Malaysia41

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Re: 31 Days no sugar
« Reply #12 on: May 03, 2017, 09:55:53 PM »
I'll join you all!  In February I cut out basically all sugar in the form of sweets and white carbohydrates.  It was definitely an addiction.  I'm shooting for an entire year without ice cream, candy, sweet drinks etc.  I don't limit fruit, but I don't crave it, so my fruit intake has been low as well.  I find that sugar creeps up into other things - salad dressing, barbecue sauce... I haven't worried about these too much, but I plan to start to look at them, so this will be my focus for the next 30 days.

Sugar's in nearly everything that's been processed in some way. Even peanut butter. Sheesh - peanut butter doesn't need sugar! I'm living in Italy right now, and even here, it's difficult to find a loaf of bread in the grocery store that doesn't have added sugar.

I guess I didn't say in my Fructose post - but I'll join you all too. I guess I can fire up my old fitness pal app and start tracking. Good luck!

Slow&Steady

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Re: 31 Days no sugar
« Reply #13 on: May 04, 2017, 07:11:31 AM »
It appears that I looked at the wrong spot yesterday for my sugar intake.  I looked at the amount remain before I exceeded the goal they set for me, not the total I actually reached, so I had to edit my May 2 number. I am now very aware of why I was really really wanting something sweet yesterday, hopefully I can keep that craving pushed down.

My calorie app (too bad it doesn't break it down into type of sugar)shows:
May 1: 79 grams of sugar
May 2: 18 grams
May 3: 19 grams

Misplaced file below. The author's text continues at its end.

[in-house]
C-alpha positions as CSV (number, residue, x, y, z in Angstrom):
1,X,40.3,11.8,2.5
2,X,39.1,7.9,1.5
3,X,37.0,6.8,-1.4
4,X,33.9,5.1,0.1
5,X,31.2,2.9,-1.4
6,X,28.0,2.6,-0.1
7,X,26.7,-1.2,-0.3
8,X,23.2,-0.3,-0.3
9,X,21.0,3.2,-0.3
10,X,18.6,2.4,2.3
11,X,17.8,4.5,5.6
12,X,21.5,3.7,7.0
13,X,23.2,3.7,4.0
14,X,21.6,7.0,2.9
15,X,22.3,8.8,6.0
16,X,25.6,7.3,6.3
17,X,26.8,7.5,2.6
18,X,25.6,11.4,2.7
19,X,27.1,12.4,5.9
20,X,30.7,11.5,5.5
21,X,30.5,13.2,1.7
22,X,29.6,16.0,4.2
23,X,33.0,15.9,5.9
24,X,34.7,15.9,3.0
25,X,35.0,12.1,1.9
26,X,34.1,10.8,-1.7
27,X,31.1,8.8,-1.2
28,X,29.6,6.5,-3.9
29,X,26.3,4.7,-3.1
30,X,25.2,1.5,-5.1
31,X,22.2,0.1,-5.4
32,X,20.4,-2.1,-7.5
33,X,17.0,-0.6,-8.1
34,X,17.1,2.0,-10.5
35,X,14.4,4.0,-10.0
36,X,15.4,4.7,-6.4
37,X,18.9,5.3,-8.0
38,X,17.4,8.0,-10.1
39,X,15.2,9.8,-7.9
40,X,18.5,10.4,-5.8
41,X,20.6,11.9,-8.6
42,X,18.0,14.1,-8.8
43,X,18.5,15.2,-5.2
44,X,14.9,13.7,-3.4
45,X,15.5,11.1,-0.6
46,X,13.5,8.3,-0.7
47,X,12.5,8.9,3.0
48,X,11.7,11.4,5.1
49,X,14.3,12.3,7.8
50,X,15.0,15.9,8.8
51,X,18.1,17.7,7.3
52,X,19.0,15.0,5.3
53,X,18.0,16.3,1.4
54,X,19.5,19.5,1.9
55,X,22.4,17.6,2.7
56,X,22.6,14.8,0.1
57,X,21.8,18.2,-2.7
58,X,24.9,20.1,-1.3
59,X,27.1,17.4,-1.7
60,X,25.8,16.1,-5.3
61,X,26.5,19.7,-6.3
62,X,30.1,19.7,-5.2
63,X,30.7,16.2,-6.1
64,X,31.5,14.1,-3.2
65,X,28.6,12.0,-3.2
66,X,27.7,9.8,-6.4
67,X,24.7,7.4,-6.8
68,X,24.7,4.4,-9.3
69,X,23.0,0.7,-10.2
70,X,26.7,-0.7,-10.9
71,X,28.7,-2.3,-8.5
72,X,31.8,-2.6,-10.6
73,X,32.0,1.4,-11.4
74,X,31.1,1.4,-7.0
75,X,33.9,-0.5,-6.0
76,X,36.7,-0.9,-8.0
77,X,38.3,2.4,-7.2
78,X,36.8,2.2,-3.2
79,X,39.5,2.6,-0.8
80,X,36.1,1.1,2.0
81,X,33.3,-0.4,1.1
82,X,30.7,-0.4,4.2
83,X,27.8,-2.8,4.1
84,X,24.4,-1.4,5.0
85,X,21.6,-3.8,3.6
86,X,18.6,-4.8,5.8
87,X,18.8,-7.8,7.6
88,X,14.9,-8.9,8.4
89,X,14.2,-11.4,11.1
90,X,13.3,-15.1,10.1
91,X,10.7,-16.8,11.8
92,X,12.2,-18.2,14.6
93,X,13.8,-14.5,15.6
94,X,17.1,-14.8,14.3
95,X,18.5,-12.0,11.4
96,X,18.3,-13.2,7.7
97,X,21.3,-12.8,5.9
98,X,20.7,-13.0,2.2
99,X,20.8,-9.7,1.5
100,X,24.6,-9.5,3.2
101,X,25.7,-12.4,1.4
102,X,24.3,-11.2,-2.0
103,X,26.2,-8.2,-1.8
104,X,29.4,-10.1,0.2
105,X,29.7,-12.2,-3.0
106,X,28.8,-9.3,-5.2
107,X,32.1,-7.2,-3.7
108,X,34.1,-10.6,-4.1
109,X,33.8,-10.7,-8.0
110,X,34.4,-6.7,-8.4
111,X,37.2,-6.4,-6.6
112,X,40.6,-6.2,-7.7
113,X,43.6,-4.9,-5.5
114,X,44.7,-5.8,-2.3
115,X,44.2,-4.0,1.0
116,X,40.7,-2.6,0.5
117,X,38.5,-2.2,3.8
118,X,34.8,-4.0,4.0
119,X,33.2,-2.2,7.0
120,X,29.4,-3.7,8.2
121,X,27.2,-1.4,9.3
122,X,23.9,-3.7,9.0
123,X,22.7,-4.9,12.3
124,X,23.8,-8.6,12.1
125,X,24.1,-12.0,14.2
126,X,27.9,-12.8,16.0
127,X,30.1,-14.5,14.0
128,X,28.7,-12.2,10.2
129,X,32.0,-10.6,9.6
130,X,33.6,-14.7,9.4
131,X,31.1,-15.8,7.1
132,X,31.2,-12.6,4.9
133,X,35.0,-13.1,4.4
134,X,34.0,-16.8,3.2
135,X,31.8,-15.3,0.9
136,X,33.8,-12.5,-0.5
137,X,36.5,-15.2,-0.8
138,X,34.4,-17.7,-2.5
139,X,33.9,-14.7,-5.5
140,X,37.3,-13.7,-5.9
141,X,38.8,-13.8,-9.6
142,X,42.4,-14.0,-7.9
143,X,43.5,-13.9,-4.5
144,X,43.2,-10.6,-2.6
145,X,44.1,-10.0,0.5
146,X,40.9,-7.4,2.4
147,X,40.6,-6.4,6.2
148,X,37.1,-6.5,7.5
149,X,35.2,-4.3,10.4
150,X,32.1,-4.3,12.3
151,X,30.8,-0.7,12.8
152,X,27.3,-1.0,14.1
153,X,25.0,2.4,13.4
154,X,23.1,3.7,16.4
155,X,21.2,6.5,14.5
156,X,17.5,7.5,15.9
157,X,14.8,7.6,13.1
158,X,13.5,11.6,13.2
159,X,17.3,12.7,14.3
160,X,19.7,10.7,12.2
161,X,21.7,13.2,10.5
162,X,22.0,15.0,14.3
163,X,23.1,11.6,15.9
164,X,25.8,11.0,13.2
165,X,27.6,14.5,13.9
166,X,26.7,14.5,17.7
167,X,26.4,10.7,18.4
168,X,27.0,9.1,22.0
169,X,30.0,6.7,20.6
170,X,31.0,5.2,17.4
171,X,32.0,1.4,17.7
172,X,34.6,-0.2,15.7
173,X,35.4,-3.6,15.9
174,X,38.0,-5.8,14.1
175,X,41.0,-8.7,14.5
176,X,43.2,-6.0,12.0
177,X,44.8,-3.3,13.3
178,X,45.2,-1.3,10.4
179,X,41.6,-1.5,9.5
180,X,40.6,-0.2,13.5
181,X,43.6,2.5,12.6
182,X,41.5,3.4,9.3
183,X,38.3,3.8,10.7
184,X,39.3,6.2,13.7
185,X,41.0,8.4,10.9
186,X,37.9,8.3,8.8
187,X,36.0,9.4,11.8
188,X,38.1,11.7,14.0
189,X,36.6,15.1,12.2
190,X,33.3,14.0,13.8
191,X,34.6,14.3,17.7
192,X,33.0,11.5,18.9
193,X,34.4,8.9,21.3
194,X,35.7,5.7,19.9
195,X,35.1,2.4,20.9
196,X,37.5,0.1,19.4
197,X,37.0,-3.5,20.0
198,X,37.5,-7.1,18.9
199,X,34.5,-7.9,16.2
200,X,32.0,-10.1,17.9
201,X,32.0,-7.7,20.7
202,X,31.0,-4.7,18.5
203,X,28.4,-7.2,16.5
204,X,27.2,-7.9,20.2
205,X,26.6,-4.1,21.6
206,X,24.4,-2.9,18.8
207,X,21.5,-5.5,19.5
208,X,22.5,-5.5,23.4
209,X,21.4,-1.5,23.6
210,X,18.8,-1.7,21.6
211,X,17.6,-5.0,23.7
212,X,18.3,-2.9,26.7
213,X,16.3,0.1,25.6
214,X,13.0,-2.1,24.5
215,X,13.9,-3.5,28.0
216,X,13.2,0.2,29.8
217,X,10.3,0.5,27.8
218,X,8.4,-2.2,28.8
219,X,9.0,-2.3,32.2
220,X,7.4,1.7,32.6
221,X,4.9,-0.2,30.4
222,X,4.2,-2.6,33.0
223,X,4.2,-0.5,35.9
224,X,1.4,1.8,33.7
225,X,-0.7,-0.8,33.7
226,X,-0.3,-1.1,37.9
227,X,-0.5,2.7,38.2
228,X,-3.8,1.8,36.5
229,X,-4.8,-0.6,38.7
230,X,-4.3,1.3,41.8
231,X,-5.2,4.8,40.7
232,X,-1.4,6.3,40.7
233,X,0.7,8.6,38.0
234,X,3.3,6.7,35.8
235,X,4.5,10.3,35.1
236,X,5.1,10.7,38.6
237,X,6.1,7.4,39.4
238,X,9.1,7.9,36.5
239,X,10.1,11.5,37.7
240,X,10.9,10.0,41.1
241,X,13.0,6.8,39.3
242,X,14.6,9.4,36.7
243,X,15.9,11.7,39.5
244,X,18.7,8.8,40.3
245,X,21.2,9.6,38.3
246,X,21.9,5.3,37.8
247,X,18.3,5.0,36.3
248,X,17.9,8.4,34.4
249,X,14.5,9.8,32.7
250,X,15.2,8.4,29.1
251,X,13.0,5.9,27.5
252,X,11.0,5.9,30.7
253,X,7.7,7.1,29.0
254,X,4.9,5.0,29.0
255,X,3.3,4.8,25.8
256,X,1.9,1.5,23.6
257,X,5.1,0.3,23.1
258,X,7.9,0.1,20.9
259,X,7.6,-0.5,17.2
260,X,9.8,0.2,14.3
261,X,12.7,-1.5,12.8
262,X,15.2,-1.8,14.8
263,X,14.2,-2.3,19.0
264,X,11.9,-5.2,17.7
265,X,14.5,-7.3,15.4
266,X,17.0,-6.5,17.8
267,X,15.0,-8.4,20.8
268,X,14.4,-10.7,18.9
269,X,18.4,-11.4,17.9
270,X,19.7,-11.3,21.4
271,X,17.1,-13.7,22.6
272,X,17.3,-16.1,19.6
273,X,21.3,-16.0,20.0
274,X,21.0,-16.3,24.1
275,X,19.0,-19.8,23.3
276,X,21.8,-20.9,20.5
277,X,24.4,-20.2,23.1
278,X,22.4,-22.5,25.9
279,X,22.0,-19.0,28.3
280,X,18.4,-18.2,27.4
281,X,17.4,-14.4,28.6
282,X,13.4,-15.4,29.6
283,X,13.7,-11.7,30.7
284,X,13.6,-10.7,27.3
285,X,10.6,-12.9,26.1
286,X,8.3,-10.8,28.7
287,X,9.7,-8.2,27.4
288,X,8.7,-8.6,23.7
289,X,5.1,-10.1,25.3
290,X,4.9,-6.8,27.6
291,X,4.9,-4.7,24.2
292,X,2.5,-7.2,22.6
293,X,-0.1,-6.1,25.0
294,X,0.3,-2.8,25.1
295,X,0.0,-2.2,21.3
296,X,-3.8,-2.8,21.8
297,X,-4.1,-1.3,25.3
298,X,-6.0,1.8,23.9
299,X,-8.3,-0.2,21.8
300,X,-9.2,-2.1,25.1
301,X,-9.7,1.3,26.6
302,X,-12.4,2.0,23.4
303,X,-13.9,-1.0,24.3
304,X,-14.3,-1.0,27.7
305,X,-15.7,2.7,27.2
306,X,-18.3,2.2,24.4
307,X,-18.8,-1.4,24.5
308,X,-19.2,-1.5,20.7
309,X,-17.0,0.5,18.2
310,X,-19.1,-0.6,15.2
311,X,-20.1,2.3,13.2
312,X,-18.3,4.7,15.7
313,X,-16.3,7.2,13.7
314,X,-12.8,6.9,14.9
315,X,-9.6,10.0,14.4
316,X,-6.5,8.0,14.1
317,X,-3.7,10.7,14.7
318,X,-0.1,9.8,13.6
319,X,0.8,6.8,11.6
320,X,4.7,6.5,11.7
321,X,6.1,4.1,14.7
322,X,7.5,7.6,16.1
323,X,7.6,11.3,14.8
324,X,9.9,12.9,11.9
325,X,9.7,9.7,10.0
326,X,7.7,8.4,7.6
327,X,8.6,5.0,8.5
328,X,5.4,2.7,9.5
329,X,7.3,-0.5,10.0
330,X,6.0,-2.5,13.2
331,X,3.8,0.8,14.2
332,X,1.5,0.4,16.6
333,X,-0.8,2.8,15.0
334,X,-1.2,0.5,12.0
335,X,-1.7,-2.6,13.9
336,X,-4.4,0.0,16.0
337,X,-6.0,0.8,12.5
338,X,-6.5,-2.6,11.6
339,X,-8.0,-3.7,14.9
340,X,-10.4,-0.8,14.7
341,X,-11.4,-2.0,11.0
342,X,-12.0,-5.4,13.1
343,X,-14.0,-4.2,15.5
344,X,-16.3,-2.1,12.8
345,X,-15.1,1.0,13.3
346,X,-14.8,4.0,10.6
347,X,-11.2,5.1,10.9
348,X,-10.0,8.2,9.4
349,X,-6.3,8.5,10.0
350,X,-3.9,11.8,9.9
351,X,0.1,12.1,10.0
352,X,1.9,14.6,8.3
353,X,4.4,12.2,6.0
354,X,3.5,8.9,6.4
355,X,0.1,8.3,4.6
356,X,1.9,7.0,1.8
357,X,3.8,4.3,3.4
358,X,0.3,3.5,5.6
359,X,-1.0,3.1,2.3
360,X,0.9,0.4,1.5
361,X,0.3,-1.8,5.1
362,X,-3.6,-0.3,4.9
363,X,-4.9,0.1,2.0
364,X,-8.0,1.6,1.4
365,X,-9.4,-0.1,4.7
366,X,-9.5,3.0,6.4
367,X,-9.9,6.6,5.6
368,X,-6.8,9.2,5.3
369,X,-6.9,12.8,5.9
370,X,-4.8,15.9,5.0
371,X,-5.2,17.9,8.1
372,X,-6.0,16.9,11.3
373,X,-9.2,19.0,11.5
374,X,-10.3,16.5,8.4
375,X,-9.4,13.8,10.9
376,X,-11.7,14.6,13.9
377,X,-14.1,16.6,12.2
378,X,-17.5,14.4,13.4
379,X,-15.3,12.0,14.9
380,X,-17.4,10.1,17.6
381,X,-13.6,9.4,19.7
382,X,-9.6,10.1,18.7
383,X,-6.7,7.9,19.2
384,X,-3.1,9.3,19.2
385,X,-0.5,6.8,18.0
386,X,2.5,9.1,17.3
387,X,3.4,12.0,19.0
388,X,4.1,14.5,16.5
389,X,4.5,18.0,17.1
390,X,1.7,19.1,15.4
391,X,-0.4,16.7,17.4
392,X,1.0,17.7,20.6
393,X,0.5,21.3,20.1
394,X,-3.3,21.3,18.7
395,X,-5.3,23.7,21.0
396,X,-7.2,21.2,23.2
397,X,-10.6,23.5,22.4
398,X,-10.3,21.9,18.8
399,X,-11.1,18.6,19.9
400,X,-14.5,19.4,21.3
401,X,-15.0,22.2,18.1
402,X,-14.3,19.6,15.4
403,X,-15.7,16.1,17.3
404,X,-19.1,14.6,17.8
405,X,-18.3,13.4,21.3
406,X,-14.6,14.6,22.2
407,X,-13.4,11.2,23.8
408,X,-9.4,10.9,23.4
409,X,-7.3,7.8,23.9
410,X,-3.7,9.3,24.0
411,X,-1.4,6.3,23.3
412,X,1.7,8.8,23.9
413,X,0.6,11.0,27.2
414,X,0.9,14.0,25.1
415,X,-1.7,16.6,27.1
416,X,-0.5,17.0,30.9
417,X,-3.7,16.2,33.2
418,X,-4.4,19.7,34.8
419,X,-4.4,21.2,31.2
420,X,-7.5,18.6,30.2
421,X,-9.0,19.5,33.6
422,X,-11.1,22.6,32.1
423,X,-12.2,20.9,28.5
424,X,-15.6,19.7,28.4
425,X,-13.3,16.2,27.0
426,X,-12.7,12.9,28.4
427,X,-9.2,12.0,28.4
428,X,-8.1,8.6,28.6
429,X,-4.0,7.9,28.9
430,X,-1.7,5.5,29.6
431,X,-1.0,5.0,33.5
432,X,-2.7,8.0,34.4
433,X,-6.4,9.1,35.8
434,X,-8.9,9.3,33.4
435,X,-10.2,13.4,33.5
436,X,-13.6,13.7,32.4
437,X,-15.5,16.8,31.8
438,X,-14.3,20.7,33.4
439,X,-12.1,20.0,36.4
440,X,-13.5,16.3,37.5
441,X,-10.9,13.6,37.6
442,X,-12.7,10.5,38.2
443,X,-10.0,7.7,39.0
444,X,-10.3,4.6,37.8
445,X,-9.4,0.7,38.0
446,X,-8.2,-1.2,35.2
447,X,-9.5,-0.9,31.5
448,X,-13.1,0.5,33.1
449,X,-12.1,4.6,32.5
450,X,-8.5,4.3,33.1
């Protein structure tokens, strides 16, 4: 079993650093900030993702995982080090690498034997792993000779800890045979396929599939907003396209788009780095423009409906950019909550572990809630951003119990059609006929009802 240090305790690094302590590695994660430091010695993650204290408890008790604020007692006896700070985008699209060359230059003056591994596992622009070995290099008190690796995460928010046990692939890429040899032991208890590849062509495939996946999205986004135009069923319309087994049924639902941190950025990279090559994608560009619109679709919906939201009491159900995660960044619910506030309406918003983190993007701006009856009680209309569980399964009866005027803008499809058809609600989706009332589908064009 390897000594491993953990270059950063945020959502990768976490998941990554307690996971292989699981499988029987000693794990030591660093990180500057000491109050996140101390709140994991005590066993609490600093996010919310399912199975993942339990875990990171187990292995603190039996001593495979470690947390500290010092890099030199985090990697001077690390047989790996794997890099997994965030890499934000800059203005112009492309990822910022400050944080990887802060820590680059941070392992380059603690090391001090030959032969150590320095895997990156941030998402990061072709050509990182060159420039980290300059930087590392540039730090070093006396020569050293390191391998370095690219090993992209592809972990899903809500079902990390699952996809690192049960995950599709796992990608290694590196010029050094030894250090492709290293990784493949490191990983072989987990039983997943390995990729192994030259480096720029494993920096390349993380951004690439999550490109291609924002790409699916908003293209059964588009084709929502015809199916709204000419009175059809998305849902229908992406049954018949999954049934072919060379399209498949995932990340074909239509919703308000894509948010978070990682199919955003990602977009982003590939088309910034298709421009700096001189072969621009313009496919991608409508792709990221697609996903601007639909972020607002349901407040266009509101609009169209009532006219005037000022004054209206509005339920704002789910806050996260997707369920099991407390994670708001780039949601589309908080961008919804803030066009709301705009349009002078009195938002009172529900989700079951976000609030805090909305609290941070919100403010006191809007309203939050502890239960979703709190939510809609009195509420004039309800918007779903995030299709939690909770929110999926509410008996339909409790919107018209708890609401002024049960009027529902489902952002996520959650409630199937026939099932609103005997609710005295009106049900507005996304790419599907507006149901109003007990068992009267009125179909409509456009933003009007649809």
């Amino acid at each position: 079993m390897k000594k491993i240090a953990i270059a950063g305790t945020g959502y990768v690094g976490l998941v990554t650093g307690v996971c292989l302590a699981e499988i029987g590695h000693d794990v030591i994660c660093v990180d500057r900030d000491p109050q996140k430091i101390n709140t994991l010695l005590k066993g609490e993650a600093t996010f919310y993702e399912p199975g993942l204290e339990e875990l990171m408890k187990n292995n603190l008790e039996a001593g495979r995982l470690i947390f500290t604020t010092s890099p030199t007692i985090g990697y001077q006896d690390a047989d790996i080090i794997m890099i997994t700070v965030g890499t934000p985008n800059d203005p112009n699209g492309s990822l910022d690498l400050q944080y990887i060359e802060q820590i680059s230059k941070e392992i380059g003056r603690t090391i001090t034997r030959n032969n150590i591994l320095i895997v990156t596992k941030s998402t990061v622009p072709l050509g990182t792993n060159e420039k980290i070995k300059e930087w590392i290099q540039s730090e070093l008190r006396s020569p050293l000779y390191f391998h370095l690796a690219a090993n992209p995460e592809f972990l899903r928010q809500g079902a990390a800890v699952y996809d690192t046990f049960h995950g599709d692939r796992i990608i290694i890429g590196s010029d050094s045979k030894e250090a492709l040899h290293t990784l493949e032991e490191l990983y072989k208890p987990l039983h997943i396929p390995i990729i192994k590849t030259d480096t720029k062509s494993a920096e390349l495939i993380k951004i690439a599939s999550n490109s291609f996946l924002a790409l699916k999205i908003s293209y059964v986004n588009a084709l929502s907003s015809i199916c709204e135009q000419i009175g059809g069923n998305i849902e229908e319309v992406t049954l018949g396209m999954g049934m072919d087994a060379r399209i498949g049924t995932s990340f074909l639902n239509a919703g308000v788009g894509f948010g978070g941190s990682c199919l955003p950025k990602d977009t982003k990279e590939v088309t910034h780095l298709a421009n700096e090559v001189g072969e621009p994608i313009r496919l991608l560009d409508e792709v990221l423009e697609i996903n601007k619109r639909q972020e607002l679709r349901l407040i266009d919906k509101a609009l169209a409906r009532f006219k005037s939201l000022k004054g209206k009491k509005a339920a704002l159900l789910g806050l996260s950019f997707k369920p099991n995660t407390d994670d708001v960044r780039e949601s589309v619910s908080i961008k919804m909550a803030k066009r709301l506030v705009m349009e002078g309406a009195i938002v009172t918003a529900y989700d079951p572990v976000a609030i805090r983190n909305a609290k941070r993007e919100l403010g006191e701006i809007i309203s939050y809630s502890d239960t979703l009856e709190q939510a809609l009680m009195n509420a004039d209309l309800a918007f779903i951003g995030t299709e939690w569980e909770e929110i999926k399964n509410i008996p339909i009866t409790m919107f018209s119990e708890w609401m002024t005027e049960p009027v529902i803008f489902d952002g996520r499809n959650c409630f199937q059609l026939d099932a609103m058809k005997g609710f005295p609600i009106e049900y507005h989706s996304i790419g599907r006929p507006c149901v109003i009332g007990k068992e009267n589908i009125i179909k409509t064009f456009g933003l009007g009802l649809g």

Livingthedream55

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Re: 31 Days no sugar
« Reply #14 on: May 22, 2017, 12:53:20 PM »
Joining! I read "How Not to Die"   by Dr. Michael Gregor and immediately quit all artificial sweeteners and am tracking my intake of all other sugars.

https://www.youtube.com/watch?v=7rNY7xKyGCQ

My goal is no more than 25 grams of added sugar daily so I am now eating:
Lots more plant-based whole foods, i.e. food with one ingredient!
No salt, no sugar all natural peanut butter
Bread with no sugar (Ezekials)
Making my own spaghetti sauce

I am using a scant amount of date sugar occasionally when baking. Yesterday I made a batch of really good Banana Walnut muffins - here is the recipe. Next time I will try to reduce date sugar in half and see if there is any noticeable difference.

DRY INGREDIENTS:
1 tablespoon ground flaxseed
1 cup whole wheat flour
1/4 cup date sugar
1 1/2 teaspoon ground cinnamon
1 teaspoon baking soda
1 teaspoon ground nutmeg
1/2 teaspoon baking powder
1/8 teaspoon salt
1/2 cup coarsely chopped walnuts

WET INGREDIENTS:
1/4 cup raisins
3 ripe bananas
1/2 cup applesauce
1/2 cup almond milk

Mix 1 tbsp ground flaxseed in 3 tablespoons water in a small cup, set aside for 5 minutes, it will thicken (this will make a flax "egg"). In one bowl, mash bananas, then add applesauce, almond milk and raisins. In a separate bowl, add all remaining ingredients. Now add your flaxseed gel and mix all your wet and dry ingredients together. Bake at 375 degrees for 30 minutes or until toothpick comes out clean.

I used paper muffin liners. The muffin will stick a bit when first out of the oven (because there is no oil) but once cooled they come out of the paper liners just fine.
 


« Last Edit: May 23, 2017, 08:38:06 AM by Livingthedream55 »